A football coach copes with multiple sclerosis.
Within a span of just a few years, North Texan Sam Harrell went from fighting for state football titles to fighting for his livelihood.
“It went really fast,” he said. “From 2005 to 2010, I went from ‘you can’t tell anything, but you have it’ to ‘now you can’t even walk.'”
In 2004, Harrell’s Ennis High School Lions had grown into a powerhouse. Their spread attack was virtually unstoppable, powering them to 4A state championships in 2000, 2001 and 2004.
But in 2005, Harrell’s coaching future — and his life — drastically changed with a doctor’s visit when he was diagnosed with multiple sclerosis, a condition where the immune system attacks the central nervous system and disrupts communication between the brain and body.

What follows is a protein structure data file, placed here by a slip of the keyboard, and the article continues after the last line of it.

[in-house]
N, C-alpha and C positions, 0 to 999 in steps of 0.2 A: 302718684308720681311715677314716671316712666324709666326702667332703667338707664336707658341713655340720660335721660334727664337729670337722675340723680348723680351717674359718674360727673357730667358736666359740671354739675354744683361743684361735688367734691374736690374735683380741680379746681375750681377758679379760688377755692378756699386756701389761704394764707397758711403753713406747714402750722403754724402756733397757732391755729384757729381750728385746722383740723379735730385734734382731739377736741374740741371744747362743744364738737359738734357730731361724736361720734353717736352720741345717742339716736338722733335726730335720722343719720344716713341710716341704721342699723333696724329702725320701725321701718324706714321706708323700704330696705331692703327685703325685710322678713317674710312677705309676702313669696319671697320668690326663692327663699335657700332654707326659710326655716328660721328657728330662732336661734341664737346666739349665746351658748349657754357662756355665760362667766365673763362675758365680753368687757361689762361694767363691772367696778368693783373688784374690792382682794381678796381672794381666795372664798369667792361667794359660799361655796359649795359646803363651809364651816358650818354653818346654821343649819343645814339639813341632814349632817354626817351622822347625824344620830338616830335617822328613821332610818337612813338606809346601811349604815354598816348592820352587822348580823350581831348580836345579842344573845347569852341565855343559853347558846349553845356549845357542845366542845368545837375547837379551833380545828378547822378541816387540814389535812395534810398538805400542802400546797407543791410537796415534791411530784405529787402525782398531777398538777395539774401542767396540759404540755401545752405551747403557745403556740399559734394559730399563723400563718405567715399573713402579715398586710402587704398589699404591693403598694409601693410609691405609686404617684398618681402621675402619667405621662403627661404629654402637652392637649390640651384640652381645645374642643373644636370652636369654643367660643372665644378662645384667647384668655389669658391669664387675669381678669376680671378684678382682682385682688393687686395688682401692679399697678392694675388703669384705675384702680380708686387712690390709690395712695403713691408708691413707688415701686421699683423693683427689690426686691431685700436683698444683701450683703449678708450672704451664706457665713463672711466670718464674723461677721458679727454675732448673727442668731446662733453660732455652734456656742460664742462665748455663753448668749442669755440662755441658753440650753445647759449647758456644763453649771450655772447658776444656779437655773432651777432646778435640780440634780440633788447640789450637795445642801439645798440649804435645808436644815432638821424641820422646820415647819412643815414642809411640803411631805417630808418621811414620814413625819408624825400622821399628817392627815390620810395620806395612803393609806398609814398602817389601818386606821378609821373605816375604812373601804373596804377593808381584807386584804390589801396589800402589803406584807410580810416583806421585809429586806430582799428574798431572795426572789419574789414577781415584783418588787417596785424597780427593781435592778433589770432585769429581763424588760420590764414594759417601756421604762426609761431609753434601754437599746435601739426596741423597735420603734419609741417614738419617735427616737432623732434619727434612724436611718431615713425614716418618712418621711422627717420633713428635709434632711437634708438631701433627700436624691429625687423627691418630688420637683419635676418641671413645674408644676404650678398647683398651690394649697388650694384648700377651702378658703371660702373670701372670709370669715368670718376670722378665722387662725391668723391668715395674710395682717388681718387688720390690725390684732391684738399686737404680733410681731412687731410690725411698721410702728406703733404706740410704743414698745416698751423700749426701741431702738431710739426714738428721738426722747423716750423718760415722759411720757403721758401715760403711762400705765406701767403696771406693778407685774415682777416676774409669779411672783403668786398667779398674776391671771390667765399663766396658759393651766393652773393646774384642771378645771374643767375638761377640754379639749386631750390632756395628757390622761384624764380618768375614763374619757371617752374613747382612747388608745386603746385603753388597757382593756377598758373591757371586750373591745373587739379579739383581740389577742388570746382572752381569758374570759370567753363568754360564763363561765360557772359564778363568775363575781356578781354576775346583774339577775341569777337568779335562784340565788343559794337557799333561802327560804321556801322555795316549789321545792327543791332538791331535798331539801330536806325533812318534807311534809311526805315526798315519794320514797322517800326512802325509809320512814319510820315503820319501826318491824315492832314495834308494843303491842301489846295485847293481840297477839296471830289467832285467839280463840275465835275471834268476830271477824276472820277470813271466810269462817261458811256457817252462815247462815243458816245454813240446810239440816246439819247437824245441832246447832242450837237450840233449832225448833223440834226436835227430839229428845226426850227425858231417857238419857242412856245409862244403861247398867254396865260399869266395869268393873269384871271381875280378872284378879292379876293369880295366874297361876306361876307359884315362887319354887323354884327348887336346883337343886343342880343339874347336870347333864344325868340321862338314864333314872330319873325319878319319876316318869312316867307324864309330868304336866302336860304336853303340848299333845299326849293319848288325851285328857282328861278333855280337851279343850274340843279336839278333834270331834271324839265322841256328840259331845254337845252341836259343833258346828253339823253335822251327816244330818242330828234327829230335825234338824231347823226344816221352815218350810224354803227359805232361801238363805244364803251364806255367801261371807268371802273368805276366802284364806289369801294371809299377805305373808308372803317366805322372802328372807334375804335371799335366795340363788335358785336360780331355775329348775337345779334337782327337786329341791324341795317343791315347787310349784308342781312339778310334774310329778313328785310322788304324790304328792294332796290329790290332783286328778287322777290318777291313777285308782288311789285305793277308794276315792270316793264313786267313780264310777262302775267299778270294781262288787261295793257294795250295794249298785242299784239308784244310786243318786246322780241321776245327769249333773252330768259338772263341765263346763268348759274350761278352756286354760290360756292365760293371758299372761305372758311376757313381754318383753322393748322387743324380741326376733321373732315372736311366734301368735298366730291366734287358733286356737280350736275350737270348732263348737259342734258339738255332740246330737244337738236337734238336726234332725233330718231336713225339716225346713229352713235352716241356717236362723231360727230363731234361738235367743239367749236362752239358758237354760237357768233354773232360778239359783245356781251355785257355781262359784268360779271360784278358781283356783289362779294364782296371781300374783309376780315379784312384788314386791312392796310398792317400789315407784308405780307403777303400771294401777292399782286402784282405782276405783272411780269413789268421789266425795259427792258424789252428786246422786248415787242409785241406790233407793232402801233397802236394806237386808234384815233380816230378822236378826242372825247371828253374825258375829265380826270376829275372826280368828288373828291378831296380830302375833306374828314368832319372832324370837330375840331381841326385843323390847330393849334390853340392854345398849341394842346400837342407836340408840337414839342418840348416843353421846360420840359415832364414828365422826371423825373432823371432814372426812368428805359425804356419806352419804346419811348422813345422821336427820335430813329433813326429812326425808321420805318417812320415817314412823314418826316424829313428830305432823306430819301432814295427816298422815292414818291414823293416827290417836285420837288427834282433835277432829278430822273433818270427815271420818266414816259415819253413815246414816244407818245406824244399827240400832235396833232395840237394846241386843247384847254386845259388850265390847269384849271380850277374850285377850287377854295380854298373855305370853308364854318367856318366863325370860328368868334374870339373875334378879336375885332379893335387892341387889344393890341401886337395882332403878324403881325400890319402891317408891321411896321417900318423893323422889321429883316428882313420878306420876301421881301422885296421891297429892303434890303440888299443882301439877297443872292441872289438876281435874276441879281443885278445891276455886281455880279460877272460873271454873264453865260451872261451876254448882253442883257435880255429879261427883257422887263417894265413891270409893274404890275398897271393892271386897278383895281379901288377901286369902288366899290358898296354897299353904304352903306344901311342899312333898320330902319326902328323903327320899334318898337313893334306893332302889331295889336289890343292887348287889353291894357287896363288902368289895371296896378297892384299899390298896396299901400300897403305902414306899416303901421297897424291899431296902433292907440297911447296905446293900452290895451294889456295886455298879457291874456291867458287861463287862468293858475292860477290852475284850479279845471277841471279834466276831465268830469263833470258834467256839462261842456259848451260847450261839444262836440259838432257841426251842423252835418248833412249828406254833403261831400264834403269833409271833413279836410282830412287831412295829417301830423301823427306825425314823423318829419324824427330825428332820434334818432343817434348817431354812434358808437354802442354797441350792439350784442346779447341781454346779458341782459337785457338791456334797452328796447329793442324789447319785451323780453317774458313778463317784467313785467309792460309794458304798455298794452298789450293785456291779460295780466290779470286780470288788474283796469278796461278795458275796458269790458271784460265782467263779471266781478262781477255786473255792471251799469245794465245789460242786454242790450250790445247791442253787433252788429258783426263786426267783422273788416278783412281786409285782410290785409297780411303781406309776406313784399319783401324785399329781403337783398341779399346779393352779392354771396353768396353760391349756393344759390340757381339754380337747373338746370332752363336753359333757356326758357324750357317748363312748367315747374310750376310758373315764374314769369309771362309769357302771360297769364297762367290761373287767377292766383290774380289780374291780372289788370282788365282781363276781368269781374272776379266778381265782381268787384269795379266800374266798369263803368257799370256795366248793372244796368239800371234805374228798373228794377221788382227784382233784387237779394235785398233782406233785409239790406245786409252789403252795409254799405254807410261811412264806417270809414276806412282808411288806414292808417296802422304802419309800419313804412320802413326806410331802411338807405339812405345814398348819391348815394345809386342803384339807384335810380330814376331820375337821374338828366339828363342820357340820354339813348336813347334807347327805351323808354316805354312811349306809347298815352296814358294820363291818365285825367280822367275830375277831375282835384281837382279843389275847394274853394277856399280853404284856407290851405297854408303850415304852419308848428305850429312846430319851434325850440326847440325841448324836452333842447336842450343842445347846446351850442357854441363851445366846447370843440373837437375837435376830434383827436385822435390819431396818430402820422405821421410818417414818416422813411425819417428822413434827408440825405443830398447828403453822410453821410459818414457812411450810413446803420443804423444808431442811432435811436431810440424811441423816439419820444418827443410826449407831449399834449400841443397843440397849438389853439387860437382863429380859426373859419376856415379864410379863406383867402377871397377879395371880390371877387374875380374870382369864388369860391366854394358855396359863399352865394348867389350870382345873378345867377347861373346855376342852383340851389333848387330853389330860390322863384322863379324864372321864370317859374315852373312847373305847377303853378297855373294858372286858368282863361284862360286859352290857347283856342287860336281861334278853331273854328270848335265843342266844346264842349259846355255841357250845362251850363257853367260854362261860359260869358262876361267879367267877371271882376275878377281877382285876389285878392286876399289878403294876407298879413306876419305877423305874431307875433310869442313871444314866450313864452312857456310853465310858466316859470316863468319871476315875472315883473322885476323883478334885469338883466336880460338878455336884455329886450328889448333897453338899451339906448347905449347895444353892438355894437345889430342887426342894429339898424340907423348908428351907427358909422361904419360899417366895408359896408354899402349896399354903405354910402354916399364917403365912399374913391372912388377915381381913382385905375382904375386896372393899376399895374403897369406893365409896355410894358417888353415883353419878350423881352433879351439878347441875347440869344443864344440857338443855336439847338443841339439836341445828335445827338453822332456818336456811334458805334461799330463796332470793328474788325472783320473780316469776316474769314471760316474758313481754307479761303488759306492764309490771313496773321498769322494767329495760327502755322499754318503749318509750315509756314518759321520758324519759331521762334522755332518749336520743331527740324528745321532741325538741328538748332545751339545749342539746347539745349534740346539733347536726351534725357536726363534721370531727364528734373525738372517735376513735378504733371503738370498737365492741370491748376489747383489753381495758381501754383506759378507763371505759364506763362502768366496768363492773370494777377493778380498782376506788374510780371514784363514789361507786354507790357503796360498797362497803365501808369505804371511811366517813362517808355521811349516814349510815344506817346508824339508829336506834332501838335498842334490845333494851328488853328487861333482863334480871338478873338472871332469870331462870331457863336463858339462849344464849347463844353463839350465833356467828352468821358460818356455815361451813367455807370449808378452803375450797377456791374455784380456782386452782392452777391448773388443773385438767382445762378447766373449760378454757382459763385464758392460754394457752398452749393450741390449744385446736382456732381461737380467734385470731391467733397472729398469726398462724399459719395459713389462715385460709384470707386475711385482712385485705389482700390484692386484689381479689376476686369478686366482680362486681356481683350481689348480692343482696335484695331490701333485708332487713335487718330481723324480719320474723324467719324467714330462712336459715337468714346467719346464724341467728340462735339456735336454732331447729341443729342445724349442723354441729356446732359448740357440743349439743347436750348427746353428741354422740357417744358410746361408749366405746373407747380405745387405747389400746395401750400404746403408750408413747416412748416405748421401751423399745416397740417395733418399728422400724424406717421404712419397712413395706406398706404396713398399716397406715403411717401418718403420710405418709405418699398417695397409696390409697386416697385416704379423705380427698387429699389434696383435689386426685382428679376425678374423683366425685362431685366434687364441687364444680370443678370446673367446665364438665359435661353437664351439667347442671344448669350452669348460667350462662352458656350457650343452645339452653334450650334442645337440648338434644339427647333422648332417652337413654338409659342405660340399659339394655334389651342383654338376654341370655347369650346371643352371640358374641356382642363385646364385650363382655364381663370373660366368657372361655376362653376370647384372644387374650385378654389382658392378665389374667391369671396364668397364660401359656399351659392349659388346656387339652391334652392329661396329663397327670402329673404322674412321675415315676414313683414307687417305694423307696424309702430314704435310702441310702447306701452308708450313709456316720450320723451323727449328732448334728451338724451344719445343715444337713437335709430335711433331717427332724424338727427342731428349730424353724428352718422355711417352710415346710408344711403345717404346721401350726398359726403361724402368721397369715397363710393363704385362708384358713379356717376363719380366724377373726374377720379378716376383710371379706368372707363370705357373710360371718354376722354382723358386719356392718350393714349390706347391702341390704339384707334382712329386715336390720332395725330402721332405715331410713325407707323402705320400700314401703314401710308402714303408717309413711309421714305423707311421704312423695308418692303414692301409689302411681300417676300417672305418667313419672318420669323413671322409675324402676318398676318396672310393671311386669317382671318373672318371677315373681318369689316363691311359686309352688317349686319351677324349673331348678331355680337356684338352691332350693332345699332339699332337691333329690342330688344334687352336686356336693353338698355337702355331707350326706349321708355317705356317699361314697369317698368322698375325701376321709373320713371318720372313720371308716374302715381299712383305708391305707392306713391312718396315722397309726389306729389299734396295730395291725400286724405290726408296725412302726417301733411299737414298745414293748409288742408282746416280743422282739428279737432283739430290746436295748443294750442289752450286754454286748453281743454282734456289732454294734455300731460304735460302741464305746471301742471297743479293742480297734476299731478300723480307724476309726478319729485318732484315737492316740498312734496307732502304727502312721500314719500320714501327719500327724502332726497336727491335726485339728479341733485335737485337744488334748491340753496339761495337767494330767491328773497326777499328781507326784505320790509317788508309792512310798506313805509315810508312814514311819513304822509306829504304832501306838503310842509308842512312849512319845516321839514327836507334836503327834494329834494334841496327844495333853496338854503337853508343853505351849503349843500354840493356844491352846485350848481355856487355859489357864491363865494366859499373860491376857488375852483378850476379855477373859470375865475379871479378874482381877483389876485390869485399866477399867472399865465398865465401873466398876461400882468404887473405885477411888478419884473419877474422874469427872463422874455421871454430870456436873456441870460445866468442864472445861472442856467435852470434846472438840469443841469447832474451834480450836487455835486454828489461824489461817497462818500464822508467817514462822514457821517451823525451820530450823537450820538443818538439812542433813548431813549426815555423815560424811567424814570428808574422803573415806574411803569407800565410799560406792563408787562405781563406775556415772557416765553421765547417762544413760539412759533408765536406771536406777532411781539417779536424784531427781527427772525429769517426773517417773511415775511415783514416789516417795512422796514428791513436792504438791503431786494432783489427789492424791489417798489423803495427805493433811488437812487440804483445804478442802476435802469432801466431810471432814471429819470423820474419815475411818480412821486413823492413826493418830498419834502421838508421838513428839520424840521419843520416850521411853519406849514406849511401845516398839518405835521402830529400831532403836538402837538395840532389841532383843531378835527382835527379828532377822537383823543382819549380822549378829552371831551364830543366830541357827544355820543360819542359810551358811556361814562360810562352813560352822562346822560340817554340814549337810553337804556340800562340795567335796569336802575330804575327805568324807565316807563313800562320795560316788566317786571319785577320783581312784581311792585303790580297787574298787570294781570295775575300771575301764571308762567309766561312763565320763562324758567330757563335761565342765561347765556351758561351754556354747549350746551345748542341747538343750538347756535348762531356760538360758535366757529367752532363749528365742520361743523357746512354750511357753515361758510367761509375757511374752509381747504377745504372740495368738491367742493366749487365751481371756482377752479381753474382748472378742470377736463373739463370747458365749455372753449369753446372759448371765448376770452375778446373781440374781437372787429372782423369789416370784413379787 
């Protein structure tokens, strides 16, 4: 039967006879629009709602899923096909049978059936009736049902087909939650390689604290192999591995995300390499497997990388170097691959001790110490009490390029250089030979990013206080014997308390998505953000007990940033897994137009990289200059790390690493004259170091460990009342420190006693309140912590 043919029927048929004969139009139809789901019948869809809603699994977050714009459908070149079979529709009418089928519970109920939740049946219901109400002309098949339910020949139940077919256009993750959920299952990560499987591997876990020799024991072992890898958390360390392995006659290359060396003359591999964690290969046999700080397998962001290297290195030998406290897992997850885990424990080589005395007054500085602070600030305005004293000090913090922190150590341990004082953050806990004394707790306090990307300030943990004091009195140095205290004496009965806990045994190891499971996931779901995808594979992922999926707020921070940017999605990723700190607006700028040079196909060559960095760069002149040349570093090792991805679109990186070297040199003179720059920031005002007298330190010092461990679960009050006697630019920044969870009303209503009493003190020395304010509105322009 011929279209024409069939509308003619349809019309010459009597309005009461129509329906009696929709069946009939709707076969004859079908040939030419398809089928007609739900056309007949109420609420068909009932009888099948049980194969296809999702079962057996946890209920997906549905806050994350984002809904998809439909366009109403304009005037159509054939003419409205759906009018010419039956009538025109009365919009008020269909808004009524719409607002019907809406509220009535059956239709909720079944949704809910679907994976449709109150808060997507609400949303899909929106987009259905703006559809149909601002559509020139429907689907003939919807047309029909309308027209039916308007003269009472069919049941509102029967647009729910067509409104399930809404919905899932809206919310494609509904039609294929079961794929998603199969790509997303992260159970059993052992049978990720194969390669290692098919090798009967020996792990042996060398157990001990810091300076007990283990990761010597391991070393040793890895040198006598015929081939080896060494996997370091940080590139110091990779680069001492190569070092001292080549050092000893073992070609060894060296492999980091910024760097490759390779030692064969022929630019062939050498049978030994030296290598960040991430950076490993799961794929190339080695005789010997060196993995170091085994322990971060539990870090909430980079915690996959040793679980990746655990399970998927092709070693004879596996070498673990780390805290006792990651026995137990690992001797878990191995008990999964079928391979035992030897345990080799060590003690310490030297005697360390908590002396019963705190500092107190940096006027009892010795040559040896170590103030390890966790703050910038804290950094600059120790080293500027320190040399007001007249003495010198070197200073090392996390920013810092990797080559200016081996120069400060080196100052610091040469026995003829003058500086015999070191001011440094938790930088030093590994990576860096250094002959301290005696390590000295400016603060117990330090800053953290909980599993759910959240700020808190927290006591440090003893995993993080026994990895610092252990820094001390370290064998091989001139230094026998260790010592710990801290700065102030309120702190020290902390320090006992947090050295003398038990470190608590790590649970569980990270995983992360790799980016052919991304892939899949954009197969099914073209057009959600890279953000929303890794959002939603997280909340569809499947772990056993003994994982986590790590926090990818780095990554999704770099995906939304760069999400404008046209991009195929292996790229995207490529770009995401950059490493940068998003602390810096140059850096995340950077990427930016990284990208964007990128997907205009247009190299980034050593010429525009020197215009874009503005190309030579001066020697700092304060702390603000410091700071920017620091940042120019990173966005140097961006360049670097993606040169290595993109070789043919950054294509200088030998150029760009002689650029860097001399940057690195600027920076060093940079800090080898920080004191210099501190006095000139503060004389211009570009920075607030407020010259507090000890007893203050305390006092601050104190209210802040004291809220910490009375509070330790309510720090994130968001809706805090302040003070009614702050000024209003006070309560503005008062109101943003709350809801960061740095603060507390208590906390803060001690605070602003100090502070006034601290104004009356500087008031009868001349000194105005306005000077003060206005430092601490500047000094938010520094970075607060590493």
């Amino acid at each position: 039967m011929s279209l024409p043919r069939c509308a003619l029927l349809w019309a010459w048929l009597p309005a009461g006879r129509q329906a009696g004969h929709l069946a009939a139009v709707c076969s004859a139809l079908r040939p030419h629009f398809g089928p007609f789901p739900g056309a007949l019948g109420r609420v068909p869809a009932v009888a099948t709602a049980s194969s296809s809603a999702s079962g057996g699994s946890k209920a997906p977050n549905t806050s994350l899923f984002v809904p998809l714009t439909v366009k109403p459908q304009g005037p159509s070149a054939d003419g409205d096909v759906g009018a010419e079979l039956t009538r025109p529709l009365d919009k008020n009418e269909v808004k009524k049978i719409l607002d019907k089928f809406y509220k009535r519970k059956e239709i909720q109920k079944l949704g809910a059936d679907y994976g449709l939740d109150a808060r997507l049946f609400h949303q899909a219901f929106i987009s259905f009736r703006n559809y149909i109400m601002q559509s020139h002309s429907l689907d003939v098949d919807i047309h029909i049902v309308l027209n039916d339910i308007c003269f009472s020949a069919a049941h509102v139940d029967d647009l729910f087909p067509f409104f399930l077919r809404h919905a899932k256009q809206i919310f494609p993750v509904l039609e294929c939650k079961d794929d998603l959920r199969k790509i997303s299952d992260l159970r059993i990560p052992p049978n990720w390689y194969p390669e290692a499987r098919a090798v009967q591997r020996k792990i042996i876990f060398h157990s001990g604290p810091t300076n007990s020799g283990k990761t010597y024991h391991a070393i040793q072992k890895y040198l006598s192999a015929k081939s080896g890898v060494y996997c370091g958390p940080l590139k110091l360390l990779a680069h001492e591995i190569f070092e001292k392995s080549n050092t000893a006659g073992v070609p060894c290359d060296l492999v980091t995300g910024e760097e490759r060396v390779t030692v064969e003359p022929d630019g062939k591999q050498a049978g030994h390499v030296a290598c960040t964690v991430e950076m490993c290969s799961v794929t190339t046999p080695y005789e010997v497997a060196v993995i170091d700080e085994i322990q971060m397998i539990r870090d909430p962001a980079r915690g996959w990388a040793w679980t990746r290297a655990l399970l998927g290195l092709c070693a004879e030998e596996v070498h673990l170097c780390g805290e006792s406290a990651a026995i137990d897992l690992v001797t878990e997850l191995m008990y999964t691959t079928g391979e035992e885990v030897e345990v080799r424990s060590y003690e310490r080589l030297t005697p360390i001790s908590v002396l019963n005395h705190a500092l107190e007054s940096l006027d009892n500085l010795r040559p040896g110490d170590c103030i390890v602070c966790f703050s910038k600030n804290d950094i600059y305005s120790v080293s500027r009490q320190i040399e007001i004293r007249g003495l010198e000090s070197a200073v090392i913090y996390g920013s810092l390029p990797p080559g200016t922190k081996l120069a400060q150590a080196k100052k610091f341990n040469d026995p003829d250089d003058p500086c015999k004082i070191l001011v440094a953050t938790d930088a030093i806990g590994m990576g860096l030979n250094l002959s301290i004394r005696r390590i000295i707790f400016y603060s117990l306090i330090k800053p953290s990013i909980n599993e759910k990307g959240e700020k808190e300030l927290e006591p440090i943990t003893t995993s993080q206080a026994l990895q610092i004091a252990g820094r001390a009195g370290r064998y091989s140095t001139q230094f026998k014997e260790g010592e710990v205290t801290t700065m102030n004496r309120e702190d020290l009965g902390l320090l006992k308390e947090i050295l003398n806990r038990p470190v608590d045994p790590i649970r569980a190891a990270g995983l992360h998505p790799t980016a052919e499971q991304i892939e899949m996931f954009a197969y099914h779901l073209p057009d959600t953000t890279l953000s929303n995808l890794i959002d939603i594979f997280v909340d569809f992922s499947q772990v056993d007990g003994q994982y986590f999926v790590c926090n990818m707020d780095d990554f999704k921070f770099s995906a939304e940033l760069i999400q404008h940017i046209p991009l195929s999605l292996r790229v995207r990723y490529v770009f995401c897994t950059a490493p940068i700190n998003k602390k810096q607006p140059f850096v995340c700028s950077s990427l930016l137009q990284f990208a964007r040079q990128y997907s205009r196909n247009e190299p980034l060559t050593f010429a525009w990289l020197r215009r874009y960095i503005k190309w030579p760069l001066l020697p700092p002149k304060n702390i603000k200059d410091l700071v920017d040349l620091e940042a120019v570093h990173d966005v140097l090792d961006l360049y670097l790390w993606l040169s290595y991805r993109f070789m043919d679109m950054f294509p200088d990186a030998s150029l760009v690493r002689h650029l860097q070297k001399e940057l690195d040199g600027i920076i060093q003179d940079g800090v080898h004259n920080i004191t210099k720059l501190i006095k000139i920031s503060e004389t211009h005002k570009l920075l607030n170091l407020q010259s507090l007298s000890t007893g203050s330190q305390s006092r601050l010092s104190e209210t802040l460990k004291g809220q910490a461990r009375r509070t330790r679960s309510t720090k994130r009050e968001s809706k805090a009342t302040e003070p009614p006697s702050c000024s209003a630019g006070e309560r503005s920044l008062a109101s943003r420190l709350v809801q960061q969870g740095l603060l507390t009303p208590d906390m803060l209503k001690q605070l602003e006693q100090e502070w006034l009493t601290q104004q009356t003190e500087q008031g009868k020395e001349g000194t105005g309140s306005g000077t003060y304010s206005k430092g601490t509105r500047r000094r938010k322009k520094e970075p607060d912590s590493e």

“He said, ‘You aren’t going to coach much longer.’ It was a blow,” he said. “The only people I knew had MS were in wheelchairs. I wasn’t showing any signs. It took about a year for it to start showing up.”
It started with a limp. Then it progressed to the point where Harrell used a golf cart when coaching. By the third year, it was obvious something was wrong.
“We told the boys. I told assistant coaches,” he said. “I knew I couldn’t do it anymore.”
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